In the name of selling NASCAR tickets, Lowe's Motor Speedway President H.A. "Humpy" Wheeler has poked his head inside a tiger's mouth during a prerace stunt; hired a daredevil to jump a school bus over a 213-feet ravine filled with junked cars as flames erupted; and staged a reenactment of the 1983 U.S invasion of Grenada, complete with soldiers rappelling from helicopters onto the infield and firing howitzers loaded with blanks at front-stretch luxury boxes.
But in tinkering with the surface of his 1.5-mile superspeedway to create more action-packed racing, some NASCAR drivers fear stock-car racing's ultimate promoter may have gone too far.
The proof will come in Saturday's UAW-GM 500. Based on qualifying, it may be the fastest 500-mile race ever run on the storied oval just north of Charlotte, where Elliott Sadler won the pole Thursday with a record lap of 193.216 mph. On the other hand, it may set a record for crashes, with speeds eclipsing the limit of drivers' skill and tires' durability.
"There's a difference of opinion down there in the garage," Wheeler conceded, "and that's okay. When you've got that, you know you've challenged them. Most people don't like to challenge drivers, but I do. I don't want to take it over the edge; I just think you've got to get it close to the edge to make it work."
Saturday's 500-miler is the first major NASCAR race held at the track since Wheeler tried to remedy problems caused by grinding down bumpy patches in the racetrack's asphalt on the eve of the Coca-Cola 600 in May. The goal was to generate more side-by-side racing and passing. In that sense, the grinding worked. The May race produced 37 lead changes, with nearly half the field (21 of 43 drivers) leading a lap. It also produced a thrilling finish, with Jimmie Johnson edging Bobby Labonte for the victory by 0.027 of a second -- a margin so razor-thin it was barely perceptible to the human eye.
But the race was a crash-fest from green flag to checkered, with wrecks bringing out a record 22 cautions. There were so many spinouts and crashes as drivers careened around the asphalt, which had been ground in certain sections only in an effort to orchestrate more passing in Turn 2, that more than one-fourth of the race (103 of 400 laps) was run under the yellow caution flag. The repeated delays, as track-workers cleared debris and mopped up oil, dragged the race out to 5 hours 13 minutes.
"That was not good," Wheeler acknowledged. "Then again, nobody left!"
NASCAR tracks have distinct personalities, with quirks and challenges that demand different skills. The best drivers learn to master each track's quirks, much like great golfers master the nuances of different courses. By extension, a track owner can manipulate the way his track races by repaving its surface, applying an asphalt sealer or grinding bumpy sections, much like a golf-course operator can lengthen the rough, narrow the fairways or leave the greens unwatered.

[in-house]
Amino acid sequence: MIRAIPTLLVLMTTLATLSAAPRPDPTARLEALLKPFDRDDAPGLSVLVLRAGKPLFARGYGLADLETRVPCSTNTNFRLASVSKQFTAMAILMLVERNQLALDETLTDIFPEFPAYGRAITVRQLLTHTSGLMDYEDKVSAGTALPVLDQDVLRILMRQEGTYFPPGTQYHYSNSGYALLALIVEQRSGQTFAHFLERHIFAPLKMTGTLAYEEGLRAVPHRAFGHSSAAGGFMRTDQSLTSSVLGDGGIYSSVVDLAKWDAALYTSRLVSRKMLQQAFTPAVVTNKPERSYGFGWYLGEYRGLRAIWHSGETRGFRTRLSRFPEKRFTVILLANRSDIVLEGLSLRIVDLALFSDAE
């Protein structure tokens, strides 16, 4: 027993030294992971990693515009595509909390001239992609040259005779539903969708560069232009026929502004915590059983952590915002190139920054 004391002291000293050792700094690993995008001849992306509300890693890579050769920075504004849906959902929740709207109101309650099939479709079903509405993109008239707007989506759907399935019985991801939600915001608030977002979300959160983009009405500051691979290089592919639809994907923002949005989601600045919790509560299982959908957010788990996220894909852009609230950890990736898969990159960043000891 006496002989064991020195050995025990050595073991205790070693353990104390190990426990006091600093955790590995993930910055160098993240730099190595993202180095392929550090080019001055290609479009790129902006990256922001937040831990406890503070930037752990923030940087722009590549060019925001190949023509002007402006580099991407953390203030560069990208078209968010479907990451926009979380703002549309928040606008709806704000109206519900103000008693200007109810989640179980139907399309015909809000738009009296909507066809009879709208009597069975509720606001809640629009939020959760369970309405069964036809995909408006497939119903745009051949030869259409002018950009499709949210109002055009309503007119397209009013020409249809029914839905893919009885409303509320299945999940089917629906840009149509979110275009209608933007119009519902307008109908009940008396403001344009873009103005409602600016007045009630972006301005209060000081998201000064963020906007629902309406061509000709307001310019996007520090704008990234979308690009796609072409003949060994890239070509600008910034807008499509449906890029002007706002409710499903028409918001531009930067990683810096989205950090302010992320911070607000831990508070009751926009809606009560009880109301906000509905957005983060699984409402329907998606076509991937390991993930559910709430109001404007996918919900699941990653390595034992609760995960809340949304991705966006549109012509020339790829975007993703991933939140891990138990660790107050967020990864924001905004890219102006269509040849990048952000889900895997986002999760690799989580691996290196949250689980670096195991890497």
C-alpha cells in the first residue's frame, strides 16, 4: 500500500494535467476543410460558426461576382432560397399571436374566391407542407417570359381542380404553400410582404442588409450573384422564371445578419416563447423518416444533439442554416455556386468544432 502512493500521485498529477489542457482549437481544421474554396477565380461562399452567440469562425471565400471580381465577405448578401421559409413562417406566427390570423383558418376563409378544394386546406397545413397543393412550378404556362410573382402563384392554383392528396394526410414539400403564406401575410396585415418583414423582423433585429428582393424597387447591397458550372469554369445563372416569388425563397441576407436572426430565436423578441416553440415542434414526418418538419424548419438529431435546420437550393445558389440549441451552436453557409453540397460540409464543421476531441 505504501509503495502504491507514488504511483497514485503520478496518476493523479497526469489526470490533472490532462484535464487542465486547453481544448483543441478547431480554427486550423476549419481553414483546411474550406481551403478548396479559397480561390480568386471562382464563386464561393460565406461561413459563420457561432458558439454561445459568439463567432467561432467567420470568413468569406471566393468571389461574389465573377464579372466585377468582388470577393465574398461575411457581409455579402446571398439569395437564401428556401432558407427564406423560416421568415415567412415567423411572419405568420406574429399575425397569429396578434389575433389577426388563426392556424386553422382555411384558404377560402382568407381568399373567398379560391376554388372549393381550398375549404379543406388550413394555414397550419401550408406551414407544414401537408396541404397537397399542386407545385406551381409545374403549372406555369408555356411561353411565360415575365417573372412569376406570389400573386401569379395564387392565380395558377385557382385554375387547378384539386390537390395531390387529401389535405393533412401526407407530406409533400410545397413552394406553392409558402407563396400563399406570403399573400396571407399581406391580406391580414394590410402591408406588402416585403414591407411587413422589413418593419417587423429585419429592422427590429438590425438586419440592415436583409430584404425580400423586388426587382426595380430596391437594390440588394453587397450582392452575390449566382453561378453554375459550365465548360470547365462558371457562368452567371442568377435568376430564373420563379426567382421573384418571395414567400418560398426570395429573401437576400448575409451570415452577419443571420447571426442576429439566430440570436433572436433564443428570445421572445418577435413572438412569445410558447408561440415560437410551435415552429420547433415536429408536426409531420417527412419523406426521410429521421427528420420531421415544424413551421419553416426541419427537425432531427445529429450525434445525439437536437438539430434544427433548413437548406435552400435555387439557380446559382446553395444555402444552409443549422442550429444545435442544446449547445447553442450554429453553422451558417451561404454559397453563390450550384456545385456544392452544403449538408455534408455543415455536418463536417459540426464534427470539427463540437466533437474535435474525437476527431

While most NASCAR drivers felt Wheeler's intentions were good in selectively grinding Lowe's racing surface last spring, many blasted the result and complained that he had ruined one of the sport's best tracks.
"They looked at the racetrack and said, 'How can I manipulate this to make it more exciting?' " said Mark Martin, a four-time winner at the track. "That's what we dealt with in May, which was, in my opinion, not the right thing to do."
Wheeler responded by regrinding the oval in a more consistent fashion, so there wasn't a jarring transition between rough patches and smooth. It did little to allay drivers' concerns, however, after six cars crashed in two days of testing in September, with two of NASCAR's most accomplished racers -- Tony Stewart and Greg Biffle -- wadding up two cars apiece. So Wheeler hauled in a contraption that drags 12 used racing tires behind it, and ran it over the track's surface to coat the asphalt with rubber in hopes of helping the racecars grip the track better.
This week's qualifying and practice sessions proved the method successful, but all the extra grip has made the cars go even faster and triggered a new round of worries.
"As fast as we're going these days, especially because of the aerodynamics, we're all concerned about abusing tires," four-time champion Jeff Gordon said. "It's so fast that you're afraid of what you're going to do to the tires."
Said Stewart: "If you hit the wall this week, it's going to hurt, for sure. It's going to leave a mark."
To Wheeler, the controversy over the record speeds and uncertain surface is reason to celebrate rather than fret.
"To me it is the essence of an event: to create tension!" Wheeler said. "Great events always have tension. You don't want people going to a track that's boring and dull, and nothing happens in the prerace, and somebody says the prayer and 'Gentlemen start your engines,' and all the sudden you're yawning. We're selling excitement! You also don't want to take it over the line. When you're at the edge of the cliff, you've got to be careful. I think I've been around long enough that I know where that edge is, but there are people who think I don't. And some of them are good friends of mine."
Martin is an example. "You're talking to an old-timer here," said Martin, 46. "I say if the race is too boring, stay home. That's not what Humpy would say. I don't own this racetrack; I'm not the one trying to fill the seats."